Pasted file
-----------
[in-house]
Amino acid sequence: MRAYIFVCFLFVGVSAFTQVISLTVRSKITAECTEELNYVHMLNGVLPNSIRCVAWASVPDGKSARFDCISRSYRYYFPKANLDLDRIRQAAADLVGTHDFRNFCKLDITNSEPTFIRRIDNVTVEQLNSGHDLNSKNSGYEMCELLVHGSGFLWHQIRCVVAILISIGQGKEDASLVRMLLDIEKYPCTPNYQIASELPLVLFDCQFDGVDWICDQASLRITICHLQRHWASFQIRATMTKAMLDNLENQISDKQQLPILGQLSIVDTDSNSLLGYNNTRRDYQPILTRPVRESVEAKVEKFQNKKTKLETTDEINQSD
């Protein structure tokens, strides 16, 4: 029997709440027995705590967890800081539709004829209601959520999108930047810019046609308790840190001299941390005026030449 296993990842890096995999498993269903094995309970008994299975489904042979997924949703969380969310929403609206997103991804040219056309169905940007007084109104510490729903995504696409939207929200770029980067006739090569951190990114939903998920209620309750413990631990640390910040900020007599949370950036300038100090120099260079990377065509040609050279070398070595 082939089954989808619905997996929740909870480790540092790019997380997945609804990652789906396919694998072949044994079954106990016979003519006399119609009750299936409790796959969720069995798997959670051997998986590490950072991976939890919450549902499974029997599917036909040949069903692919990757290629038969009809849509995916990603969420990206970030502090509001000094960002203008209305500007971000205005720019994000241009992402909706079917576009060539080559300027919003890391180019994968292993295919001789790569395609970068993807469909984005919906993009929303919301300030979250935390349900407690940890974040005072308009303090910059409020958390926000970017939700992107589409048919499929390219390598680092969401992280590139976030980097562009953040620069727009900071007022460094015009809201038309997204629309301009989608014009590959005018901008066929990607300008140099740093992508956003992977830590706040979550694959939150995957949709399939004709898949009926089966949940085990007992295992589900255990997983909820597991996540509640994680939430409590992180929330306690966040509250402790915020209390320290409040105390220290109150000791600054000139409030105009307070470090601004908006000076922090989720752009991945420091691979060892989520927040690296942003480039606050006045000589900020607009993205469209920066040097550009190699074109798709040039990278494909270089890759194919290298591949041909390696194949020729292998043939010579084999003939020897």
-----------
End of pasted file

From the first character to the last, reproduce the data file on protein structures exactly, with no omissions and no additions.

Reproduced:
[in-house]
Amino acid sequence: MRAYIFVCFLFVGVSAFTQVISLTVRSKITAECTEELNYVHMLNGVLPNSIRCVAWASVPDGKSARFDCISRSYRYYFPKANLDLDRIRQAAADLVGTHDFRNFCKLDITNSEPTFIRRIDNVTVEQLNSGHDLNSKNSGYEMCELLVHGSGFLWHQIRCVVAILISIGQGKEDASLVRMLLDIEKYPCTPNYQIASELPLVLFDCQFDGVDWICDQASLRITICHLQRHWASFQIRATMTKAMLDNLENQISDKQQLPILGQLSIVDTDSNSLLGYNNTRRDYQPILTRPVRESVEAKVEKFQNKKTKLETTDEINQSD
């Protein structure tokens, strides 16, 4: 029997709440027995705590967890800081539709004829209601959520999108930047810019046609308790840190001299941390005026030449 296993990842890096995999498993269903094995309970008994299975489904042979997924949703969380969310929403609206997103991804040219056309169905940007007084109104510490729903995504696409939207929200770029980067006739090569951190990114939903998920209620309750413990631990640390910040900020007599949370950036300038100090120099260079990377065509040609050279070398070595 082939089954989808619905997996929740909870480790540092790019997380997945609804990652789906396919694998072949044994079954106990016979003519006399119609009750299936409790796959969720069995798997959670051997998986590490950072991976939890919450549902499974029997599917036909040949069903692919990757290629038969009809849509995916990603969420990206970030502090509001000094960002203008209305500007971000205005720019994000241009992402909706079917576009060539080559300027919003890391180019994968292993295919001789790569395609970068993807469909984005919906993009929303919301300030979250935390349900407690940890974040005072308009303090910059409020958390926000970017939700992107589409048919499929390219390598680092969401992280590139976030980097562009953040620069727009900071007022460094015009809201038309997204629309301009989608014009590959005018901008066929990607300008140099740093992508956003992977830590706040979550694959939150995957949709399939004709898949009926089966949940085990007992295992589900255990997983909820597991996540509640994680939430409590992180929330306690966040509250402790915020209390320290409040105390220290109150000791600054000139409030105009307070470090601004908006000076922090989720752009991945420091691979060892989520927040690296942003480039606050006045000589900020607009993205469209920066040097550009190699074109798709040039990278494909270089890759194919290298591949041909390696194949020729292998043939010579084999003939020897």